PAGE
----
Here is a reality check and the real base of knowledge that separates successful cooks and chefs from those with a shorter career shelf life. These apply to both the college graduate and the seasoned cook who worked his or her way up from washing dishes:
 THE WORK IS DAMN HARD: Physically, emotionally, mentally, and spiritually. It is an all in or nothing type of career.
 YOUR JOB IS TO PLEASE THE GUEST: With all of the hype surrounding celebrity chefs nowadays, it seems that far too little emphasis is placed on our job of service. Any cook (school or hard knocks) must understand that as much as we want people to experience “our food”, sometimes that is not what they are looking for.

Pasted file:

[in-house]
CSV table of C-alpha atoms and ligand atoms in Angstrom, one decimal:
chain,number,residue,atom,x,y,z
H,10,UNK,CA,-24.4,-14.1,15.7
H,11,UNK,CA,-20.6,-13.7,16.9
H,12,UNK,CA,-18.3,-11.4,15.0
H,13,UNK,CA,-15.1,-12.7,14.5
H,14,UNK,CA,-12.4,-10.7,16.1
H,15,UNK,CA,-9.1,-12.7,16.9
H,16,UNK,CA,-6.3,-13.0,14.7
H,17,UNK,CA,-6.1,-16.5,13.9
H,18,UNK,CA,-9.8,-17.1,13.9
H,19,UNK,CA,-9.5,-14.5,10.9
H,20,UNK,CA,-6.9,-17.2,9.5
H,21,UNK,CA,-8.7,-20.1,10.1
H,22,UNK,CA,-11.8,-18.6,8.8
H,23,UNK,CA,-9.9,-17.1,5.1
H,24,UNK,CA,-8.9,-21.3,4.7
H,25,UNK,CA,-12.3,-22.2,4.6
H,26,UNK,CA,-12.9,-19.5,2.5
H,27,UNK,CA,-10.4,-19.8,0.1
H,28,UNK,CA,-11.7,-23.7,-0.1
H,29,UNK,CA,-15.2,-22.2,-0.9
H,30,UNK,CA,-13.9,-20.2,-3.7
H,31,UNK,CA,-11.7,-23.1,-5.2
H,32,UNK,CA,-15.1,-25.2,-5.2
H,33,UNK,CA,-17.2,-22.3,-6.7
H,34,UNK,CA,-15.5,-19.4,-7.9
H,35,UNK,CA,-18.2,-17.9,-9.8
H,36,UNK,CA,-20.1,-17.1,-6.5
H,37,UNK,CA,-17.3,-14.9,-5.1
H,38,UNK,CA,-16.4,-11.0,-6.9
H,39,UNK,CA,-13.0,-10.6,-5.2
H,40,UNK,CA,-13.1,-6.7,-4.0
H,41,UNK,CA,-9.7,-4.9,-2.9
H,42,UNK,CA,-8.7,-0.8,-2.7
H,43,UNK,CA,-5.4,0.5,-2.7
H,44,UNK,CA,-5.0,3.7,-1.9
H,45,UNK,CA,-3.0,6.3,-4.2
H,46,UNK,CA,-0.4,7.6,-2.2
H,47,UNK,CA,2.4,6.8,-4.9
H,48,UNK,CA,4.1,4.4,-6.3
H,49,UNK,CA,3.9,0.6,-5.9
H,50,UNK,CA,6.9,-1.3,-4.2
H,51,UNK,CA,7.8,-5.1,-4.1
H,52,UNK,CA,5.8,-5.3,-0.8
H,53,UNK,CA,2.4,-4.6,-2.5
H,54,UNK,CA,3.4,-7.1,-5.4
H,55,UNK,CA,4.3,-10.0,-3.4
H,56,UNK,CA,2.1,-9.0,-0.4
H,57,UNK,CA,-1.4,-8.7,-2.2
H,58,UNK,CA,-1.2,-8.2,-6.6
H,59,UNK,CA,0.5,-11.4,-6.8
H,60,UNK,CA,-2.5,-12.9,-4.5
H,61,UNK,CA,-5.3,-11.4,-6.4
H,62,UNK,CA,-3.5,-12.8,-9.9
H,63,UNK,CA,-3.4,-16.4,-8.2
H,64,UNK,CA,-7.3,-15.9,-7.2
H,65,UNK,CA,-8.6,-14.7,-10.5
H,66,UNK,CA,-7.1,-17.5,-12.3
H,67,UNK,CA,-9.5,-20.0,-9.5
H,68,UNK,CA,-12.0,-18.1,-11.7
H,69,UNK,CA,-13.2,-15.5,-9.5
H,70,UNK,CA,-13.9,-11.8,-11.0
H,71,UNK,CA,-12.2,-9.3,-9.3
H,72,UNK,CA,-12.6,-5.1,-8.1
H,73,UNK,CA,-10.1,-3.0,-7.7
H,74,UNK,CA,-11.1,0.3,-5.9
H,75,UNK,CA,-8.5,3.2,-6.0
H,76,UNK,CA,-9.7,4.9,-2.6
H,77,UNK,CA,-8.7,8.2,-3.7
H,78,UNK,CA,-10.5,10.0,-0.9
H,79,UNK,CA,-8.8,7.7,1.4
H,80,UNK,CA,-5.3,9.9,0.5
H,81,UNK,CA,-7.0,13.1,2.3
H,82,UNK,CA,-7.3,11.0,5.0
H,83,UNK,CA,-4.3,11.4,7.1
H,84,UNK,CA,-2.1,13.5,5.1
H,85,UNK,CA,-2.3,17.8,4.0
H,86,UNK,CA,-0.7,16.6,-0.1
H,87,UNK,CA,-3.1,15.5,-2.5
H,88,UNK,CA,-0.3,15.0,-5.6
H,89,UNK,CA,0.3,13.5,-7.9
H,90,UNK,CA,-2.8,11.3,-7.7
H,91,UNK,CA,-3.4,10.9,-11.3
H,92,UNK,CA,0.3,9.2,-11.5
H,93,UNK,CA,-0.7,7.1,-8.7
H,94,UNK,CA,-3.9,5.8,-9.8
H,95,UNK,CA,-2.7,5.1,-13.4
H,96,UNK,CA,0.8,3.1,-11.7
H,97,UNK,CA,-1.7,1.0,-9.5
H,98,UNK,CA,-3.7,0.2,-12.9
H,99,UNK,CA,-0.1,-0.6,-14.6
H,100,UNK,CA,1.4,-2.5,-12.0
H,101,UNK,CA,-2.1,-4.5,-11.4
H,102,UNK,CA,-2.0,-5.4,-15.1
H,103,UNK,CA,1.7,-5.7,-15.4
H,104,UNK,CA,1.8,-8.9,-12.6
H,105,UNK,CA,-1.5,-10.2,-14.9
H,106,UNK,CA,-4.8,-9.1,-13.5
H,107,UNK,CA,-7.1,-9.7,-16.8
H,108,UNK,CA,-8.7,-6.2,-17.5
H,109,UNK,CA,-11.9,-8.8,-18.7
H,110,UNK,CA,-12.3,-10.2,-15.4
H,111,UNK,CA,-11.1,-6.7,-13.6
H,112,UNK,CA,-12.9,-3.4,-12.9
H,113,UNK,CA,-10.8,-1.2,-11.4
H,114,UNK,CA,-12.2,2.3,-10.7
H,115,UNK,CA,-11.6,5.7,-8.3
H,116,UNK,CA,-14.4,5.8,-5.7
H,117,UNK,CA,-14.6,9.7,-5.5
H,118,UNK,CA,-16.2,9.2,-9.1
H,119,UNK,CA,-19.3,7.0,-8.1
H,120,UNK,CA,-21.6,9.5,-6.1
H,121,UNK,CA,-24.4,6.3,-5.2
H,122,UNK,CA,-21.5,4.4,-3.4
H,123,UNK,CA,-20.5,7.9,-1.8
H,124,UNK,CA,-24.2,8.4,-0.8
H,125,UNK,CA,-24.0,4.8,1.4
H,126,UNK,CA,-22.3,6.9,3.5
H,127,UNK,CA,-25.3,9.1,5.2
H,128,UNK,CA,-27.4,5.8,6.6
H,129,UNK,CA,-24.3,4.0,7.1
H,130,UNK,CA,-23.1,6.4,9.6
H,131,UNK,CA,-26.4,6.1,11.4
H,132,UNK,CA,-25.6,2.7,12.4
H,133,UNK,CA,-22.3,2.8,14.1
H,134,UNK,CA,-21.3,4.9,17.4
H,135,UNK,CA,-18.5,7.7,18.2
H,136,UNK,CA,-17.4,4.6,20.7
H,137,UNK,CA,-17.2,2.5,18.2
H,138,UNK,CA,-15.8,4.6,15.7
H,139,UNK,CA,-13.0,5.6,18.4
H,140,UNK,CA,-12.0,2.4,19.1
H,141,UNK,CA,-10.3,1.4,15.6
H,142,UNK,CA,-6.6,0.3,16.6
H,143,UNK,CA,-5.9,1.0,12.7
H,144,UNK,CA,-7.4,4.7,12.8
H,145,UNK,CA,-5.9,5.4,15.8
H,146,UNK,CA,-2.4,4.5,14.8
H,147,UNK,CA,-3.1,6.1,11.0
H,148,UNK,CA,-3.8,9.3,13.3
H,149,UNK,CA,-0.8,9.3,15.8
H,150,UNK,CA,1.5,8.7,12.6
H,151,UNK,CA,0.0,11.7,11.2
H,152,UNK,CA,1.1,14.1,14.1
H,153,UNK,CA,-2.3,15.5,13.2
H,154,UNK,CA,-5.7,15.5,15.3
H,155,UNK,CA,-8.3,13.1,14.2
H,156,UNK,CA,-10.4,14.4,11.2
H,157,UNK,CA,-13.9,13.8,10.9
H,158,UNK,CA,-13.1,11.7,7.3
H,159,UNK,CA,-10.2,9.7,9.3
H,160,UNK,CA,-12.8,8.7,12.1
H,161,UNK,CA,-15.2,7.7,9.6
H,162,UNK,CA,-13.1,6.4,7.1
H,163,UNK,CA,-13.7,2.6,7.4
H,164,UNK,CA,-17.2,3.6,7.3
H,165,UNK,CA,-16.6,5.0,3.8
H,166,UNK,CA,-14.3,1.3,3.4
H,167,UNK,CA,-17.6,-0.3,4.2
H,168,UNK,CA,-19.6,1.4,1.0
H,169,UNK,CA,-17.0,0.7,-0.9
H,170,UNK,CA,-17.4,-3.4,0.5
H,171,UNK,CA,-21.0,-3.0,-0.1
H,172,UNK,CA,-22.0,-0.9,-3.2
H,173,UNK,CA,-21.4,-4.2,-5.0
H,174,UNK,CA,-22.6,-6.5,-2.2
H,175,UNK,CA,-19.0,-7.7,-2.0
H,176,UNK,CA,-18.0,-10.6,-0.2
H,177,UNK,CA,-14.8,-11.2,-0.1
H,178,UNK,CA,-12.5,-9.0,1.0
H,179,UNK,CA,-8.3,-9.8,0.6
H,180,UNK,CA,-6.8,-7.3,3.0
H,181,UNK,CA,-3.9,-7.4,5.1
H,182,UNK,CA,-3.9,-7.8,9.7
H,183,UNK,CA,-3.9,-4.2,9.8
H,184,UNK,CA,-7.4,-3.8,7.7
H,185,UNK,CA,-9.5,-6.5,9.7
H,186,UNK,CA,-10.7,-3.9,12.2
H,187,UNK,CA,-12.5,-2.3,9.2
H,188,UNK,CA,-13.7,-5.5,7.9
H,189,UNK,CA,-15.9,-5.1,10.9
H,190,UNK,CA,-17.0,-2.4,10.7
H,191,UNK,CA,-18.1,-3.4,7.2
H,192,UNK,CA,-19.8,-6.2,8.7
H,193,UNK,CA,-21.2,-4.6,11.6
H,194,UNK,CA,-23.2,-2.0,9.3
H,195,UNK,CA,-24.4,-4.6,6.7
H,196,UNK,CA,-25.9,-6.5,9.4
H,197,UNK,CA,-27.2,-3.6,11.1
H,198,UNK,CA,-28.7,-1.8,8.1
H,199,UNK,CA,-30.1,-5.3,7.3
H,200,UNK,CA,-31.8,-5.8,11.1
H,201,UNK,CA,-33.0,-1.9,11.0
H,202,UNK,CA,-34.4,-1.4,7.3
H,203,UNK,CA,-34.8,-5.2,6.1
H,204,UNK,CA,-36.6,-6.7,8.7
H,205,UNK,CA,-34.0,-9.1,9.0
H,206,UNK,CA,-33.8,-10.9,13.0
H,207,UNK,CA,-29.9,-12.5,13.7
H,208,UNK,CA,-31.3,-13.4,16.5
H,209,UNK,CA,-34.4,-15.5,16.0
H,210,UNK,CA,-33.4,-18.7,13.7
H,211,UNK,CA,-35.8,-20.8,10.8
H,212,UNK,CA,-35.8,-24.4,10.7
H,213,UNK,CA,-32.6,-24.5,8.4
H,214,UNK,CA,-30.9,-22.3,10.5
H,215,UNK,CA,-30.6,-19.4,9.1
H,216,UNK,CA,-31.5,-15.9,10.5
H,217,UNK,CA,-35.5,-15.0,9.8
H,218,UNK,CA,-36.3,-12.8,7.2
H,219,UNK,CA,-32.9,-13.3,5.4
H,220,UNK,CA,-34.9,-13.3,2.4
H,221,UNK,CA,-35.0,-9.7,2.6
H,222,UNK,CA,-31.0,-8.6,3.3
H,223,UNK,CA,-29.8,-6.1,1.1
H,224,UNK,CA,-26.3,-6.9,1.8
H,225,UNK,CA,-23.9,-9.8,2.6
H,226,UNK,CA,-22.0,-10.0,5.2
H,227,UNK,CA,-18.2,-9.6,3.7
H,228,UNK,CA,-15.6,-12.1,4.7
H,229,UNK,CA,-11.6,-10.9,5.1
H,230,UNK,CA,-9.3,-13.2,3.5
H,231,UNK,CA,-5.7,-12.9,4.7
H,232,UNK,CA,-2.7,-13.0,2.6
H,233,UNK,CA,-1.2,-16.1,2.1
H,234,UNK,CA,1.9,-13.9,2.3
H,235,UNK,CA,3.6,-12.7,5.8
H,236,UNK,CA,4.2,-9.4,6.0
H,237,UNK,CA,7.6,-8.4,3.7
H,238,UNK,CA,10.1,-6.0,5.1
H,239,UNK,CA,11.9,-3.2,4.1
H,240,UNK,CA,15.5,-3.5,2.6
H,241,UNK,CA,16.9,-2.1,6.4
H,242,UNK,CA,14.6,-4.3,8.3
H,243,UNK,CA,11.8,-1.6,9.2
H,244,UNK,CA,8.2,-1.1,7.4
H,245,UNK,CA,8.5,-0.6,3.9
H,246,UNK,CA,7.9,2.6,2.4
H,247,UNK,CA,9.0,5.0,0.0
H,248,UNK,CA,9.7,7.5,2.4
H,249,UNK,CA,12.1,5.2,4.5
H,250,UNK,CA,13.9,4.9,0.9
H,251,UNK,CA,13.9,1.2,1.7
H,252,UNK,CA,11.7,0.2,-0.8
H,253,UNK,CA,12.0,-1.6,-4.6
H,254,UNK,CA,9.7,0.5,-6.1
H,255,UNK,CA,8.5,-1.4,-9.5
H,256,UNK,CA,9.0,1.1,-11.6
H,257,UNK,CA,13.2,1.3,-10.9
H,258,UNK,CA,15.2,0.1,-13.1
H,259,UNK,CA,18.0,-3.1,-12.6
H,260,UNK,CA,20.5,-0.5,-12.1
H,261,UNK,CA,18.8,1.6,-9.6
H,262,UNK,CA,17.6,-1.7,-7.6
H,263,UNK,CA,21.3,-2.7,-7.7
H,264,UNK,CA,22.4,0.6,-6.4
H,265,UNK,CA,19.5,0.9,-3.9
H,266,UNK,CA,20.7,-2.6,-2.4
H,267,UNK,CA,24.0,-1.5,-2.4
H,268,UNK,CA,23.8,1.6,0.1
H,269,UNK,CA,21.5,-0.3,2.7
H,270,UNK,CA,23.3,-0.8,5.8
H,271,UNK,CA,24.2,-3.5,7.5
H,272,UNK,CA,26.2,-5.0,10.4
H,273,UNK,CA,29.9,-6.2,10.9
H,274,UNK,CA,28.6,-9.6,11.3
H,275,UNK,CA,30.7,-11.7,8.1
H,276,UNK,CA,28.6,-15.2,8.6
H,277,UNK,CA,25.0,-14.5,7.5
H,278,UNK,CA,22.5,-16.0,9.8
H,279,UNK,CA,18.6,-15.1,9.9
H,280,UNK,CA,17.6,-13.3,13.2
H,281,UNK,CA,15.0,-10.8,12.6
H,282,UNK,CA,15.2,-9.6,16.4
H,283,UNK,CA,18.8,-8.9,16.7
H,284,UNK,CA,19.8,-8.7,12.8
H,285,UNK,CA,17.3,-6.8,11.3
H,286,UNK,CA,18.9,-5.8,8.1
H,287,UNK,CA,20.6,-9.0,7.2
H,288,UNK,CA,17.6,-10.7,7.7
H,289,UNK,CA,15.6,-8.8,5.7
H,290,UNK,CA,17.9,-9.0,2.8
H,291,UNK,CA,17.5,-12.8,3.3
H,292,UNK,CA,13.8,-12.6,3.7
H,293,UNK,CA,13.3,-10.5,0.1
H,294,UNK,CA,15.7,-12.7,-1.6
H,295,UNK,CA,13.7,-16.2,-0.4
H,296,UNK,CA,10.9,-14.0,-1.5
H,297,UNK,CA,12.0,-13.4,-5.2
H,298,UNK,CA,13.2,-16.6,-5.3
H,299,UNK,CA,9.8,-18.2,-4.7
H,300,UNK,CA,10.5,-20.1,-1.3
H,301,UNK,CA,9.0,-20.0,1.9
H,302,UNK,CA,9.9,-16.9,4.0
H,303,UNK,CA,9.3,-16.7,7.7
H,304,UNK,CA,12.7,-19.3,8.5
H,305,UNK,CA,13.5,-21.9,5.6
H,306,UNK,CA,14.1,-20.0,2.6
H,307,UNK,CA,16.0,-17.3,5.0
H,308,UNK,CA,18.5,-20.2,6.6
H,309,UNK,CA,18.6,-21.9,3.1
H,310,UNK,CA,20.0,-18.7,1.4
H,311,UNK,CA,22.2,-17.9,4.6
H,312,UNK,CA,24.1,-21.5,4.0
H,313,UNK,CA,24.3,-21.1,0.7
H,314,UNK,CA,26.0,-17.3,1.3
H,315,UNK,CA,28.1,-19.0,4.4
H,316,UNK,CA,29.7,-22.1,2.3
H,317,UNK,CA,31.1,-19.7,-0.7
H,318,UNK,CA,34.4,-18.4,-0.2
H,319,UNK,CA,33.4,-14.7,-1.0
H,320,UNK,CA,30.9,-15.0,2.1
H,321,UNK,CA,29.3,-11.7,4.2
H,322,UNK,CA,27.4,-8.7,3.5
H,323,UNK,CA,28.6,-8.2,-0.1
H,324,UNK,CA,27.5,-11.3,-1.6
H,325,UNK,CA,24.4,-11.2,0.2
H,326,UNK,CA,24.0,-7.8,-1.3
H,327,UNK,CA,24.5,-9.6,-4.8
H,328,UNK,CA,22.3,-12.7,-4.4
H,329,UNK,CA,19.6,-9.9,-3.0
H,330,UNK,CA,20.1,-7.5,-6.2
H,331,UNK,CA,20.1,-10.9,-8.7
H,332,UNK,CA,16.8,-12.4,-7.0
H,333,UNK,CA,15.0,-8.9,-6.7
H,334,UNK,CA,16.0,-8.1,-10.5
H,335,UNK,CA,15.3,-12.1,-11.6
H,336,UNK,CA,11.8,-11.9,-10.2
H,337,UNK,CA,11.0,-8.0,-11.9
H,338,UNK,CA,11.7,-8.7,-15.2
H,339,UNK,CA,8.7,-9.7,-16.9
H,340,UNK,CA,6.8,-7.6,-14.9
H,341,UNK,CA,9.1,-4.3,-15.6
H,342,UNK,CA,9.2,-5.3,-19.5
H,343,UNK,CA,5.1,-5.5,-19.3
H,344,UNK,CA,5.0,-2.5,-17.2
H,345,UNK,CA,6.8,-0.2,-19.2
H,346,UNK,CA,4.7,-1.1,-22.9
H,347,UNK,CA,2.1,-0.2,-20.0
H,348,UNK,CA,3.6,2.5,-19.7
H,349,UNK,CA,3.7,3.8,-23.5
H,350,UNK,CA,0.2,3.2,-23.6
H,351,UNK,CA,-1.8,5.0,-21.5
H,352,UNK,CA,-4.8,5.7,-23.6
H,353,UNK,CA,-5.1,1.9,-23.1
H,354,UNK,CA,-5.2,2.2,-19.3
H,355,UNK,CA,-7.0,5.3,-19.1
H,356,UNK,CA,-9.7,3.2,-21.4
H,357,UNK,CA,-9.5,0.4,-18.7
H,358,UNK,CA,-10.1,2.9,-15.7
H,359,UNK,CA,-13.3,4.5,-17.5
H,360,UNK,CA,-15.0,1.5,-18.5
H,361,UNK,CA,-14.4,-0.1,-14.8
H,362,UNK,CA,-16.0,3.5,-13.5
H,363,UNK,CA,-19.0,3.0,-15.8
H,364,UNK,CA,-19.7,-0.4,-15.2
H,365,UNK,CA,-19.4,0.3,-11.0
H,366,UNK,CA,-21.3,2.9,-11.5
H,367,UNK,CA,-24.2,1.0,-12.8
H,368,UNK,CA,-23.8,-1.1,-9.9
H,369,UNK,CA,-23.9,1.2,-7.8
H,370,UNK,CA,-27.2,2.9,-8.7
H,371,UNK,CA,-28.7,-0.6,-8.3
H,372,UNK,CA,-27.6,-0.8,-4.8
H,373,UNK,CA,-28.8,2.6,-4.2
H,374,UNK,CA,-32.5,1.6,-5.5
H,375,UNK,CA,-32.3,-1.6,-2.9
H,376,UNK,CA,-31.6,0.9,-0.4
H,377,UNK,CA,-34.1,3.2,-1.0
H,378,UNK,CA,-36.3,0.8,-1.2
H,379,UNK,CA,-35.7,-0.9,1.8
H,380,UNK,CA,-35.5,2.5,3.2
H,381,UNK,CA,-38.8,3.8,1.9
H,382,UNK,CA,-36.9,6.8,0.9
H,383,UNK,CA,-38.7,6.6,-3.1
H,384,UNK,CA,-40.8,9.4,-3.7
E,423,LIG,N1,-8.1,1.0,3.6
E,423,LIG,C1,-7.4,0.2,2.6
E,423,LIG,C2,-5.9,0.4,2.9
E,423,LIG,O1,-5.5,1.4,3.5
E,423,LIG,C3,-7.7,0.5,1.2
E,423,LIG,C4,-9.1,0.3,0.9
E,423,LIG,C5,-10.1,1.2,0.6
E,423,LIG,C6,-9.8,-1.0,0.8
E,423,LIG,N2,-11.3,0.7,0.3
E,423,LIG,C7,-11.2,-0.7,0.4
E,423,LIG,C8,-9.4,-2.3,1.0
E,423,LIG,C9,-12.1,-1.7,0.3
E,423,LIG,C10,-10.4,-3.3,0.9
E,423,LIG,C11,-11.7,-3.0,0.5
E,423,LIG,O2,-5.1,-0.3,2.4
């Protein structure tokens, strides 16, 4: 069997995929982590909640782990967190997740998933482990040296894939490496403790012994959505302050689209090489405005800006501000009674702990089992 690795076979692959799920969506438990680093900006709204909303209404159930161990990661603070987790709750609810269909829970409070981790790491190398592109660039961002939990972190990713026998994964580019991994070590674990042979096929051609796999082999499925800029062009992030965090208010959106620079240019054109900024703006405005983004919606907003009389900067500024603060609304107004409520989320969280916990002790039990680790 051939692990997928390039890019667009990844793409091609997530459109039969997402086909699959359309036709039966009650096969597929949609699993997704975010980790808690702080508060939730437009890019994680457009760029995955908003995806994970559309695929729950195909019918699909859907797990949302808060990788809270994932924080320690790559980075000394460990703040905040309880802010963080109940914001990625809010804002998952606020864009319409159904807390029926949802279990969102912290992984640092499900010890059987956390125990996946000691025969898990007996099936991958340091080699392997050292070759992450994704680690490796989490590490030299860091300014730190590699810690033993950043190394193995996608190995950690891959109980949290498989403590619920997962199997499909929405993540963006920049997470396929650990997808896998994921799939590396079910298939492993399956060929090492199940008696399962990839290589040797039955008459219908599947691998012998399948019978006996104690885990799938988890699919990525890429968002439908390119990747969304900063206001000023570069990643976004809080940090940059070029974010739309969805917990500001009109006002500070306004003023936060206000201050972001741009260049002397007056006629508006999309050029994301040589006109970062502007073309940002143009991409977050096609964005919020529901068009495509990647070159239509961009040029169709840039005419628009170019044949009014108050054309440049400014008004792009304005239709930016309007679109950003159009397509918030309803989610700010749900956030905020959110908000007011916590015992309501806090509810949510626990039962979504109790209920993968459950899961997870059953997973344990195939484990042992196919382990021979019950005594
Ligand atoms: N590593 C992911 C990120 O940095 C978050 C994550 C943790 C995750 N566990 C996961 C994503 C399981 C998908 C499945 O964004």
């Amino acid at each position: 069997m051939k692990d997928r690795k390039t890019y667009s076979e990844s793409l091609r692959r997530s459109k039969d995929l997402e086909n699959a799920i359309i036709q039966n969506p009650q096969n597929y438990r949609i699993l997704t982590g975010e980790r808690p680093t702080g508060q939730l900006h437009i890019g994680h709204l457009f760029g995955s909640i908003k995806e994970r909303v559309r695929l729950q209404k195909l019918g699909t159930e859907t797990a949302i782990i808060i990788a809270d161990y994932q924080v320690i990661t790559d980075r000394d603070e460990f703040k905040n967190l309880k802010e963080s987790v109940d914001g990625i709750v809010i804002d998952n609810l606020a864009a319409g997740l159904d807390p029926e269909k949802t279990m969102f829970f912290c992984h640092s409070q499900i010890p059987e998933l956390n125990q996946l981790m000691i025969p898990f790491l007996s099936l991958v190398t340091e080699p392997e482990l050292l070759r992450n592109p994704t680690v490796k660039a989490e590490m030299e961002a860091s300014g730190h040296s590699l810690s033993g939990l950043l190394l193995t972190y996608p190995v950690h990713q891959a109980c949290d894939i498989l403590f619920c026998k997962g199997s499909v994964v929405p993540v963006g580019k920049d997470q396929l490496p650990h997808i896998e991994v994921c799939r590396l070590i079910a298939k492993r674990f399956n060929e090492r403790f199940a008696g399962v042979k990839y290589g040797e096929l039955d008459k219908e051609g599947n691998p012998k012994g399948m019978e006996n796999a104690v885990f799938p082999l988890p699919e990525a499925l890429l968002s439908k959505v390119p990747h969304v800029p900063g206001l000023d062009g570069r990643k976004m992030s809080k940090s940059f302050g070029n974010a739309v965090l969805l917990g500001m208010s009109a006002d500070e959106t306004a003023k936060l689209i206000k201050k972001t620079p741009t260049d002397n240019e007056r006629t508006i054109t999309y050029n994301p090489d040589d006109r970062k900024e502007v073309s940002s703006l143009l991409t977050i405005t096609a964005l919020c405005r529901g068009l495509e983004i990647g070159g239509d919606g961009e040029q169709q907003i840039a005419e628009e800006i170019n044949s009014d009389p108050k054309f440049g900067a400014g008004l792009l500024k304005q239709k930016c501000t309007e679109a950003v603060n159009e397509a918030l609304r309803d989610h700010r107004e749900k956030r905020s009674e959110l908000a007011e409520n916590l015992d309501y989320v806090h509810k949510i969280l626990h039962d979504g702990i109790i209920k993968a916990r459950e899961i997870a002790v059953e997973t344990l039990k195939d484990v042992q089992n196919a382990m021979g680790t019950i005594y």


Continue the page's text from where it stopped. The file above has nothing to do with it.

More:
YOU MAY NEVER GET RICH: If you are going into it for the money – think again. Once you move up the ranks to a position of chef or manager, you can make a respectable living. Don’t ever divide your salary by the hours worked – a discouraging analytic.
 YES IS USUALLY THE ANSWER: When the chef, the manager, the owner, or the guest asks for something to be done a certain way or makes an unusual request for food, every cook must learn to grin and say “of course, or: yes chef”.
 THE DISHWASHER IS THE MOST IMPORTANT PERSON IN THE KITCHEN: Don’t ever forget this.
 NO, YOU DON’T KNOW EVERYTHING: This applies to everyone.
 85% OF YOUR DAY WILL BE DEDICATED TO REPETITIVE TASKS: Mise en place only changes when the menu changes.
 COST CONTROL IS EVERYONE’S RESPONSIBILITY IN A KITCHEN: The financial success of the business cannot simply fall on the shoulders of the chef, manager, or owner. Everyone has a part to play from following recipes, to watching waste, to proper portioning, and checking every raw material that comes in the back door.